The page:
TEHRAN, Young Journalists Club (YJC) - The report by Labour MP David Lammy indicates that discrimination against BAME communities, which include Black, Asian, and minority ethnics, is even worse than in the US where African Americans and other people of color suffer the same problem.
“My conclusion is that BAME individuals still face bias, including overt discrimination, in parts of the justice system,” the MP said in his highly critical report written at the request of former prime minister David Cameron.
According to Lammy, there was “greater disproportionality” in the number of black people in prisons in England and Wales than in the US.
Black people constitute 3% of Britain’s population and 12% of the prison population, while this is 13% and 35% respectively in the US.
The report also highlights the fact that problems of covert and unconscious or implicit bias are becoming rifer in the country.
For instance, Lammy (pictured below) noted when the word “gang” is used rather than “group” in discussions about crime, “it can be used to signal ethnicity rather than to describe the links between a group of suspects.”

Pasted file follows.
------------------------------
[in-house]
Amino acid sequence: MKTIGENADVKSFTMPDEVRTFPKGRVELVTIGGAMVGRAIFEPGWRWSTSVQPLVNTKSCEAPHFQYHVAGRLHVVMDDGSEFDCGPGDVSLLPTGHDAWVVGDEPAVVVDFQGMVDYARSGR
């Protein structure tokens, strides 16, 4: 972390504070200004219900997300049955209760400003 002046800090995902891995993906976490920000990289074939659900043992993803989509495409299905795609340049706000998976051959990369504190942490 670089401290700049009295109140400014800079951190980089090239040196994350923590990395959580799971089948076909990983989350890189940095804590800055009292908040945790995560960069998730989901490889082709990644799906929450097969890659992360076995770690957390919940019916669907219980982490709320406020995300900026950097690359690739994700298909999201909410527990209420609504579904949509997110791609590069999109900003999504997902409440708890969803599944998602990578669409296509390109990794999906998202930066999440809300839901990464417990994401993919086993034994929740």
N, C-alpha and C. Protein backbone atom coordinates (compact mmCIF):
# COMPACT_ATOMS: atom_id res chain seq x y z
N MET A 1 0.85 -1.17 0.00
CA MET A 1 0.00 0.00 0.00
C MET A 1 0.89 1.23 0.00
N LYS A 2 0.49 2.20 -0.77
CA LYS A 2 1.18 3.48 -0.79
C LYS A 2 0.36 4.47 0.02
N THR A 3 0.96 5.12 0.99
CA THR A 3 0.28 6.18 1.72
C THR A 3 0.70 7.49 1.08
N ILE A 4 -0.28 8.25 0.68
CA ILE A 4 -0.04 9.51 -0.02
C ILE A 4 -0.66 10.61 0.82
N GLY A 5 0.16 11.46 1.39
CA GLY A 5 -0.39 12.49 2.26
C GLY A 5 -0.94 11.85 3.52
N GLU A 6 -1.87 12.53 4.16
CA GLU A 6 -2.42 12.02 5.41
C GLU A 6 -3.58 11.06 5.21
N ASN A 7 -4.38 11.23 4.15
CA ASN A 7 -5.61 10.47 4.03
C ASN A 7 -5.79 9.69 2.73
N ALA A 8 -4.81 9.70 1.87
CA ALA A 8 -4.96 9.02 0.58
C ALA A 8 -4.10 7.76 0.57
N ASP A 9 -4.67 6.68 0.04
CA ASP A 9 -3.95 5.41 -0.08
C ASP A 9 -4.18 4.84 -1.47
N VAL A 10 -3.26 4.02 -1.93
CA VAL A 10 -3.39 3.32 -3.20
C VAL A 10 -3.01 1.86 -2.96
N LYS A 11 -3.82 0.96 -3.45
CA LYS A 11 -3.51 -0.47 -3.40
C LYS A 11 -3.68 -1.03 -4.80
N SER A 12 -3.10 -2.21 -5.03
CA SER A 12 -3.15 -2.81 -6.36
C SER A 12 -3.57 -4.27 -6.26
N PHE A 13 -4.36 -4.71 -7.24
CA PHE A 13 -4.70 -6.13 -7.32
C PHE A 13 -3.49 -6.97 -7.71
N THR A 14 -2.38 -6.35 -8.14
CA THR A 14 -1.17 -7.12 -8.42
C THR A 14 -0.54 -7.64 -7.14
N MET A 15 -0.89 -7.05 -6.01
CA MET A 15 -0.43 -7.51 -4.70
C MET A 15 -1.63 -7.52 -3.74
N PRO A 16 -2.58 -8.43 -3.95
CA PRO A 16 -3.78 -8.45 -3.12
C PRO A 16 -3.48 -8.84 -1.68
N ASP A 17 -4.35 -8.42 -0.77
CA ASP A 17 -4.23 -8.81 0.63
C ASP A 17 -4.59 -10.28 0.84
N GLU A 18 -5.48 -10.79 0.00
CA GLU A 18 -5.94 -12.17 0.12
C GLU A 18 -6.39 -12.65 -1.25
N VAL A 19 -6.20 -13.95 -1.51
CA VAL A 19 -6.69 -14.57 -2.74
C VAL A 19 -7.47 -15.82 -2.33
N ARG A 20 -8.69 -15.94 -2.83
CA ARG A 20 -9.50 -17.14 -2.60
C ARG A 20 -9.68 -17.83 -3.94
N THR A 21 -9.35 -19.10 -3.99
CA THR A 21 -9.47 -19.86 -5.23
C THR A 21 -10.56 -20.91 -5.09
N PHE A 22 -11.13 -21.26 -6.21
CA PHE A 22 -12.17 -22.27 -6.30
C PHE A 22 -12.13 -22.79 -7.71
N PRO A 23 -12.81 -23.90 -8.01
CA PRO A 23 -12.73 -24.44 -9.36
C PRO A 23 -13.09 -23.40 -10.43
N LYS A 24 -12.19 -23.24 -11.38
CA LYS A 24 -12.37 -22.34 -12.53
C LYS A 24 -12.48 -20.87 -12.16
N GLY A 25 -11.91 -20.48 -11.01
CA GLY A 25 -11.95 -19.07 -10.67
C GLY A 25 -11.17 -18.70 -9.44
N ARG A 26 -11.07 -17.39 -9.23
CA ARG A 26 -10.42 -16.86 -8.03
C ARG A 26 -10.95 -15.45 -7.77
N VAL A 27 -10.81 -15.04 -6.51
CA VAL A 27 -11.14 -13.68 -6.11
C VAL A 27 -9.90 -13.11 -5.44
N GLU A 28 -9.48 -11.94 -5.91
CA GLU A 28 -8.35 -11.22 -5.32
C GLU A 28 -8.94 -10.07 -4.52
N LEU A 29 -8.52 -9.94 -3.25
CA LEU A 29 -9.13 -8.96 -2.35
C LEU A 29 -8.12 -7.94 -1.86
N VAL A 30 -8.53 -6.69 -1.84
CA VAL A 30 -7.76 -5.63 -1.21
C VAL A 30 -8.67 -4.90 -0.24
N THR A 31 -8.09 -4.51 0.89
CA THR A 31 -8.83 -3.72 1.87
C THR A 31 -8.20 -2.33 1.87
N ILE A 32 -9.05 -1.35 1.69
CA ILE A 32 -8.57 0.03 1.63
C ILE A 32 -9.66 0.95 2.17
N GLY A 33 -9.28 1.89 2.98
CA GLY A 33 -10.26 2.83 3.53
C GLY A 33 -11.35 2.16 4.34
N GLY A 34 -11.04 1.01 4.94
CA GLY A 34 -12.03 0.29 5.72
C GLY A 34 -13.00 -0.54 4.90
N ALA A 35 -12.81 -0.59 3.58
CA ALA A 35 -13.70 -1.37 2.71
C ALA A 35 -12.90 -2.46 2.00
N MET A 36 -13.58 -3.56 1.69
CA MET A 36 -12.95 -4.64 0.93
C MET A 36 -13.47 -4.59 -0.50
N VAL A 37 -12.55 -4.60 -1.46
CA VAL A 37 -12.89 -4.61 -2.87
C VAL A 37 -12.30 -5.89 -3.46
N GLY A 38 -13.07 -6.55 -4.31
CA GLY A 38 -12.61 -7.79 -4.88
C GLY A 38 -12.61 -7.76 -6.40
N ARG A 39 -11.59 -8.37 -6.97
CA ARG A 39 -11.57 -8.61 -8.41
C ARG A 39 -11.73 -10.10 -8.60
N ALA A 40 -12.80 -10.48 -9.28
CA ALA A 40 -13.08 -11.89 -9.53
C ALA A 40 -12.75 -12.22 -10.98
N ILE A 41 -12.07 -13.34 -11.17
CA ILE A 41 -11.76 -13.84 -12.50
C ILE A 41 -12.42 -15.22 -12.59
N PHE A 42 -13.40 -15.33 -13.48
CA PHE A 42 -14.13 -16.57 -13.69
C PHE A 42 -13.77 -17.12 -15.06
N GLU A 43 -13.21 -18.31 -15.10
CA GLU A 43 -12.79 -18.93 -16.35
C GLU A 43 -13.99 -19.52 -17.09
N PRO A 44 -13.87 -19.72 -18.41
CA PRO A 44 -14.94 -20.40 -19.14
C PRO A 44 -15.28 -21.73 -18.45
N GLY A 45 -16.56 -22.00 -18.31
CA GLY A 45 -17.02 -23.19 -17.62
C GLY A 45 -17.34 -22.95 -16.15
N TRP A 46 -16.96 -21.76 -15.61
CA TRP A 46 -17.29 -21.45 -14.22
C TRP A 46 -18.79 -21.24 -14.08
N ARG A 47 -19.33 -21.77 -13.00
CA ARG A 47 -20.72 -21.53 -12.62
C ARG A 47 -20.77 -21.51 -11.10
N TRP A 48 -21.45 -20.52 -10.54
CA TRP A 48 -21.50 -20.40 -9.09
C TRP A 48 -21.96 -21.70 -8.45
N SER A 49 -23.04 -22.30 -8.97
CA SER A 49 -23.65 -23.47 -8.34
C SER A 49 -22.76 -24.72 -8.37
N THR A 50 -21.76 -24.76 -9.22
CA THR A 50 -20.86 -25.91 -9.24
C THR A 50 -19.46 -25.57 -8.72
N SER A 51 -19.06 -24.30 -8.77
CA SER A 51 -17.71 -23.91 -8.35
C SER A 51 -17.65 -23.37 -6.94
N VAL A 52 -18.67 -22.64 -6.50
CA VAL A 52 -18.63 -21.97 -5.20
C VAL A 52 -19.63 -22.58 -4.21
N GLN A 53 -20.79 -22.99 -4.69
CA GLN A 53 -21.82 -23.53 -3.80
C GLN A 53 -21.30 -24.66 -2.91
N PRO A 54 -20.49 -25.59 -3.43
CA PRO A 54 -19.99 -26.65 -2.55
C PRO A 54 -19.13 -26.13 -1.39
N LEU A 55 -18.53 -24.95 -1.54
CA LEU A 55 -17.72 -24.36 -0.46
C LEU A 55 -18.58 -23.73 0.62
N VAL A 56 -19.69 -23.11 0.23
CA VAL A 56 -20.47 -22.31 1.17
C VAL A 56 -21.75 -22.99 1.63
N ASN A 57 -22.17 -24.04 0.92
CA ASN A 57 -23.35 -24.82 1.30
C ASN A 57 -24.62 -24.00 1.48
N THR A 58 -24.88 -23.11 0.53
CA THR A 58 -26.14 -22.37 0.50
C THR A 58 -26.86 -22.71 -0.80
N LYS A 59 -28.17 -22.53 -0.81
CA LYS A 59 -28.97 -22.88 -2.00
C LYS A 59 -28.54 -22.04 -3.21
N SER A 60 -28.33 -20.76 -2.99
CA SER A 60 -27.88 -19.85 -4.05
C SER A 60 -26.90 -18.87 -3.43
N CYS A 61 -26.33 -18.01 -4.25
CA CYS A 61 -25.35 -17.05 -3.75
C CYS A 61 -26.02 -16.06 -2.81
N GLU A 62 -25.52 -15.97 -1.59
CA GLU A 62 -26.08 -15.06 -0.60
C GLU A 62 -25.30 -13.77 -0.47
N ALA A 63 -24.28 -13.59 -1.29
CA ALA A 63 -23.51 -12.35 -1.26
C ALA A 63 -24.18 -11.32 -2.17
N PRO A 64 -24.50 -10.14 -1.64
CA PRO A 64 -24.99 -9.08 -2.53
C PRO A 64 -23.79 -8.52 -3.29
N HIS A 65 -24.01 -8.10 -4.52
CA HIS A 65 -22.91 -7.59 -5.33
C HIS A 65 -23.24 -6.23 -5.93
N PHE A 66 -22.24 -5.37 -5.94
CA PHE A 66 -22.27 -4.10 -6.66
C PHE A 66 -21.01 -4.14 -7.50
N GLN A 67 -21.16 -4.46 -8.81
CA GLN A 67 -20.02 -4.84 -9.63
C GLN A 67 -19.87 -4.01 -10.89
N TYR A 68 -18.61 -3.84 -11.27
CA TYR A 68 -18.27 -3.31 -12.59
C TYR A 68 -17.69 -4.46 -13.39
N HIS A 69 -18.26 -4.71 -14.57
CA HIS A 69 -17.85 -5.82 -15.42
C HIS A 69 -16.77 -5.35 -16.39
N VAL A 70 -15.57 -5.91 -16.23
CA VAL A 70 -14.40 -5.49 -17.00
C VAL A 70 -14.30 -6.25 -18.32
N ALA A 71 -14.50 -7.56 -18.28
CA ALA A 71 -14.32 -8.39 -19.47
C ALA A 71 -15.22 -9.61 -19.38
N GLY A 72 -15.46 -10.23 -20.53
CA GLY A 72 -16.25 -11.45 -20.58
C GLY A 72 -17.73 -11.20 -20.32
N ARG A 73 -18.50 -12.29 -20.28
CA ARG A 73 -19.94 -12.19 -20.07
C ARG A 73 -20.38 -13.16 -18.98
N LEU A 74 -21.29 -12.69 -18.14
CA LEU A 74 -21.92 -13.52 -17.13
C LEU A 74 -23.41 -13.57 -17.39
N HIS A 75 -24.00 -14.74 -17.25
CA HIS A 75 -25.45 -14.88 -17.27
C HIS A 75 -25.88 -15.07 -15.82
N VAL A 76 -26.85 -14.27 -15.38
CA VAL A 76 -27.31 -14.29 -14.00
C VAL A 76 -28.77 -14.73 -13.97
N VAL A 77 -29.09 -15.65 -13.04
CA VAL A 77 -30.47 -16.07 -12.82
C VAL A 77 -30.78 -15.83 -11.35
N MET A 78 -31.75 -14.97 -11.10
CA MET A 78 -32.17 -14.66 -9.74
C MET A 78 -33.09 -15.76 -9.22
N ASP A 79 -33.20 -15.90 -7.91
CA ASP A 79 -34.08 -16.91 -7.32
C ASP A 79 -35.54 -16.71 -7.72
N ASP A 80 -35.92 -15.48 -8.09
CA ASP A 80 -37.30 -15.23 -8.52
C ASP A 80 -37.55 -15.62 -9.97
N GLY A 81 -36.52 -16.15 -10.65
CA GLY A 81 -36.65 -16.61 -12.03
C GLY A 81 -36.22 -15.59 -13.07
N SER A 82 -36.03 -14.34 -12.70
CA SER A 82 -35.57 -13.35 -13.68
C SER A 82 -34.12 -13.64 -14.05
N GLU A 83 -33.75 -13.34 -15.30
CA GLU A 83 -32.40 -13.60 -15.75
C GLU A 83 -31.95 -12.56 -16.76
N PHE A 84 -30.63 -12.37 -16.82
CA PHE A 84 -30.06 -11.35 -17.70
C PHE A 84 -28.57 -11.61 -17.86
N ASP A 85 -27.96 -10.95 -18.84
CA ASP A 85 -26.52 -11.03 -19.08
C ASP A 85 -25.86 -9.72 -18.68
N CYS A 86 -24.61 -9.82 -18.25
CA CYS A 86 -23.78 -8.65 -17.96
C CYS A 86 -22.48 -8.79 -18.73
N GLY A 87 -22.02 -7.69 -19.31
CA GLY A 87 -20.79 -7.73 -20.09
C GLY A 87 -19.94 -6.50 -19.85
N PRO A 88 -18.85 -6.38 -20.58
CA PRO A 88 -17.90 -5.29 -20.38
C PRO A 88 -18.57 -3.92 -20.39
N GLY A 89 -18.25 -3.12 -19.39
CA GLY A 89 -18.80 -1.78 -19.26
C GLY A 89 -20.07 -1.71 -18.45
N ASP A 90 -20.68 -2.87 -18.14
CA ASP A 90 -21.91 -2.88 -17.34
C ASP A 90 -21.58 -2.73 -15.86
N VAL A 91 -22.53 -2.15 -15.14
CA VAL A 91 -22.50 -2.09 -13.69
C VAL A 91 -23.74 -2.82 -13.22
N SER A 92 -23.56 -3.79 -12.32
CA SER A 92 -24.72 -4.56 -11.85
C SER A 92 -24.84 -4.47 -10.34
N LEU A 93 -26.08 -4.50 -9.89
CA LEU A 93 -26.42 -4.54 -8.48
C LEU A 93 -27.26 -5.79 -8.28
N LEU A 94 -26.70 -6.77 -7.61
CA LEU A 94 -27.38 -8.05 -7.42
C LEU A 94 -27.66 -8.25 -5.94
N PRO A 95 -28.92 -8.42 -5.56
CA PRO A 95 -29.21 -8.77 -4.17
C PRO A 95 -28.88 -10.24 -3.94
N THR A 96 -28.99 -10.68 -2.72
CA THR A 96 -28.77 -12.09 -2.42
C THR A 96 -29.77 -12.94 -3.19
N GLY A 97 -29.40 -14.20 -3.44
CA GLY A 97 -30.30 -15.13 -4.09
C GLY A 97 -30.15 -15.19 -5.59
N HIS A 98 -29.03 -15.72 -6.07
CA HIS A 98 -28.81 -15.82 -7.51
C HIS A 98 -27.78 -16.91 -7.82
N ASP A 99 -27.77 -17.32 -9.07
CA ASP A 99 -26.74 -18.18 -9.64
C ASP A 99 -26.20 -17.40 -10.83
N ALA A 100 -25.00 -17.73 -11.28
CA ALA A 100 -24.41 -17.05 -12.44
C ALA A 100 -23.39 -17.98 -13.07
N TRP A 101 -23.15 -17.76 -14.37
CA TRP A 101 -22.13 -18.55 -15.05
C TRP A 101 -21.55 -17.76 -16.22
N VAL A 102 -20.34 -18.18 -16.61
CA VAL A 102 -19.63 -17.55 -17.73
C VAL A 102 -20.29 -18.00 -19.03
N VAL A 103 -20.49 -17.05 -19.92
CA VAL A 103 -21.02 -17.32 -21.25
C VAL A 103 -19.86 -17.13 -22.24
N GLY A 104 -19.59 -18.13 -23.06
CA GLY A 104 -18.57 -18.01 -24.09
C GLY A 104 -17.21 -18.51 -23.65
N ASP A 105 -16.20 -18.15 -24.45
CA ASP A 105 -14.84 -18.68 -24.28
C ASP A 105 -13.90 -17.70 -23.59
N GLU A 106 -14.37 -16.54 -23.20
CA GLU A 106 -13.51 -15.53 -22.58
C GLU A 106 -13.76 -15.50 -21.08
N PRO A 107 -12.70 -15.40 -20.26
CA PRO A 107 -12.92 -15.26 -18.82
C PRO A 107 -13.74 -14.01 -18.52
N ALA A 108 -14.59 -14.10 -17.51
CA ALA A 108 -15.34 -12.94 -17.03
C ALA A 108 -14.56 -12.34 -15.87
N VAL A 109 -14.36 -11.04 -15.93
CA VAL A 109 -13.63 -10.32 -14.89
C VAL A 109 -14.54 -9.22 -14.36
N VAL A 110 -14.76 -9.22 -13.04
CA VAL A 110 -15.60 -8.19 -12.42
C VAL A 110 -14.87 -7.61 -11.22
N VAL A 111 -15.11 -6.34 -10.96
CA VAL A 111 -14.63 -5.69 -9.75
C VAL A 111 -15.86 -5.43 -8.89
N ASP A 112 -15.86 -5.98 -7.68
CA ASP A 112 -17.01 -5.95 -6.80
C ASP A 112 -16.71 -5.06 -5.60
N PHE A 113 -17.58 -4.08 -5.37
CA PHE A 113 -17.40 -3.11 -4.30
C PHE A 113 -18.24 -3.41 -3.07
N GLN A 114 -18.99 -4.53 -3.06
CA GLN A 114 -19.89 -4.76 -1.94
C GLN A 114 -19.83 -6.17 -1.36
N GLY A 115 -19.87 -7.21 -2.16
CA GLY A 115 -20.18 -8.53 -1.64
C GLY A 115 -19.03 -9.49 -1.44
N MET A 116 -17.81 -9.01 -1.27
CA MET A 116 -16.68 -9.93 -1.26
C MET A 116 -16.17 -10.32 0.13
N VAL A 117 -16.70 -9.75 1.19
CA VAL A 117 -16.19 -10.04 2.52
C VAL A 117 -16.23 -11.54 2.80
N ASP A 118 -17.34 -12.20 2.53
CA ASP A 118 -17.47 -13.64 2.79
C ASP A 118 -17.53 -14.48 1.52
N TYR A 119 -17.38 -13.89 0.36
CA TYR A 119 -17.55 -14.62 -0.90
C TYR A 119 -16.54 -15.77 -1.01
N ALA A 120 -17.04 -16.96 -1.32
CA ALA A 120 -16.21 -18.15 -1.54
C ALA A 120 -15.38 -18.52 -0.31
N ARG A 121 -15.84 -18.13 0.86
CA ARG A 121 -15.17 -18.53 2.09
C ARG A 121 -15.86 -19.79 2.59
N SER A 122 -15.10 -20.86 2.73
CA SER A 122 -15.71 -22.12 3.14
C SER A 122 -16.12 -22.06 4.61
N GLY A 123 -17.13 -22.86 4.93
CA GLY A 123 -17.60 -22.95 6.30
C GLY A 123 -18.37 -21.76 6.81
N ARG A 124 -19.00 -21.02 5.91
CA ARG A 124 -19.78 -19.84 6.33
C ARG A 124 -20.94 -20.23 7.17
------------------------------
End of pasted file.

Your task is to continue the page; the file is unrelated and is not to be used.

Commissioned in January 2016 by Cameron, the review has also been supported by his successor, Theresa May.
According to a Ministry of Justice analysis chosen by Lammy, young black people are nine times more likely to be imprisoned than their white peers in England and Wales.
As a result of this discrimination, the MP said, BAME defendants have a deep mistrust of the justice system.
“They see the system in terms of ‘them and us’,” Lammy said, adding, “Many do not trust the promises made to them by their own solicitors, let alone officers in a police station warning them to admit guilt.”
In August, official figures released by Scotland Yard showed that the Metropolitan Police had used force against a disproportionately large number of black people in London between May and July.